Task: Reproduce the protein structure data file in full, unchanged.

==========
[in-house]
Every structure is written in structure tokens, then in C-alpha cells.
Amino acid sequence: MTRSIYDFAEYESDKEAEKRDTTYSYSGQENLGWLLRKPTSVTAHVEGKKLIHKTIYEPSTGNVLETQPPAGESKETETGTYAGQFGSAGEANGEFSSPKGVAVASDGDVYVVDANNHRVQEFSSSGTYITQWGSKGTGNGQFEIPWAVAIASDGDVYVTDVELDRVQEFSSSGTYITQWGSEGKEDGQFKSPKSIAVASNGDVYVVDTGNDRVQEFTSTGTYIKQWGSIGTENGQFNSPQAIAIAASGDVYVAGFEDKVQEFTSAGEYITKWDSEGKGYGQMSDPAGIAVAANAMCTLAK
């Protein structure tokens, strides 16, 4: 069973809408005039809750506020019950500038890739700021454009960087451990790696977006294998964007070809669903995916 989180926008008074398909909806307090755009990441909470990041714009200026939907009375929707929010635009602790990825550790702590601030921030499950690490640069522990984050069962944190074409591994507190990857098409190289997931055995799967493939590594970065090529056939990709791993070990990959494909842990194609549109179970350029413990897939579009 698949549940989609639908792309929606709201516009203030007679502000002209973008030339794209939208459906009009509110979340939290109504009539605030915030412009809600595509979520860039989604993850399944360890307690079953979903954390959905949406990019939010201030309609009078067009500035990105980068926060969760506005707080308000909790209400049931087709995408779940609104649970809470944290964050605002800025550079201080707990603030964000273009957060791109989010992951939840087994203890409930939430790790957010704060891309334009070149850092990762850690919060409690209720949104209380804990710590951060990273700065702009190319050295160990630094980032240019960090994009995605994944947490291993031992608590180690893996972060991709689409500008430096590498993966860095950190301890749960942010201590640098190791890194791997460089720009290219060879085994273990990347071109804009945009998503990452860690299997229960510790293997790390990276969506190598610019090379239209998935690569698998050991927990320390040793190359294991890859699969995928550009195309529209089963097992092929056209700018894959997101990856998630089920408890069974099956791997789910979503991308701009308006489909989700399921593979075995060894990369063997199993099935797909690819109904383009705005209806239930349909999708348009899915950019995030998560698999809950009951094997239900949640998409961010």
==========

[in-house]
Every structure is written in structure tokens, then in C-alpha cells.
Amino acid sequence: MTRSIYDFAEYESDKEAEKRDTTYSYSGQENLGWLLRKPTSVTAHVEGKKLIHKTIYEPSTGNVLETQPPAGESKETETGTYAGQFGSAGEANGEFSSPKGVAVASDGDVYVVDANNHRVQEFSSSGTYITQWGSKGTGNGQFEIPWAVAIASDGDVYVTDVELDRVQEFSSSGTYITQWGSEGKEDGQFKSPKSIAVASNGDVYVVDTGNDRVQEFTSTGTYIKQWGSIGTENGQFNSPQAIAIAASGDVYVAGFEDKVQEFTSAGEYITKWDSEGKGYGQMSDPAGIAVAANAMCTLAK
């Protein structure tokens, strides 16, 4: 069973809408005039809750506020019950500038890739700021454009960087451990790696977006294998964007070809669903995916 989180926008008074398909909806307090755009990441909470990041714009200026939907009375929707929010635009602790990825550790702590601030921030499950690490640069522990984050069962944190074409591994507190990857098409190289997931055995799967493939590594970065090529056939990709791993070990990959494909842990194609549109179970350029413990897939579009 698949549940989609639908792309929606709201516009203030007679502000002209973008030339794209939208459906009009509110979340939290109504009539605030915030412009809600595509979520860039989604993850399944360890307690079953979903954390959905949406990019939010201030309609009078067009500035990105980068926060969760506005707080308000909790209400049931087709995408779940609104649970809470944290964050605002800025550079201080707990603030964000273009957060791109989010992951939840087994203890409930939430790790957010704060891309334009070149850092990762850690919060409690209720949104209380804990710590951060990273700065702009190319050295160990630094980032240019960090994009995605994944947490291993031992608590180690893996972060991709689409500008430096590498993966860095950190301890749960942010201590640098190791890194791997460089720009290219060879085994273990990347071109804009945009998503990452860690299997229960510790293997790390990276969506190598610019090379239209998935690569698998050991927990320390040793190359294991890859699969995928550009195309529209089963097992092929056209700018894959997101990856998630089920408890069974099956791997789910979503991308701009308006489909989700399921593979075995060894990369063997199993099935797909690819109904383009705005209806239930349909999708348009899915950019995030998560698999809950009951094997239900949640998409961010």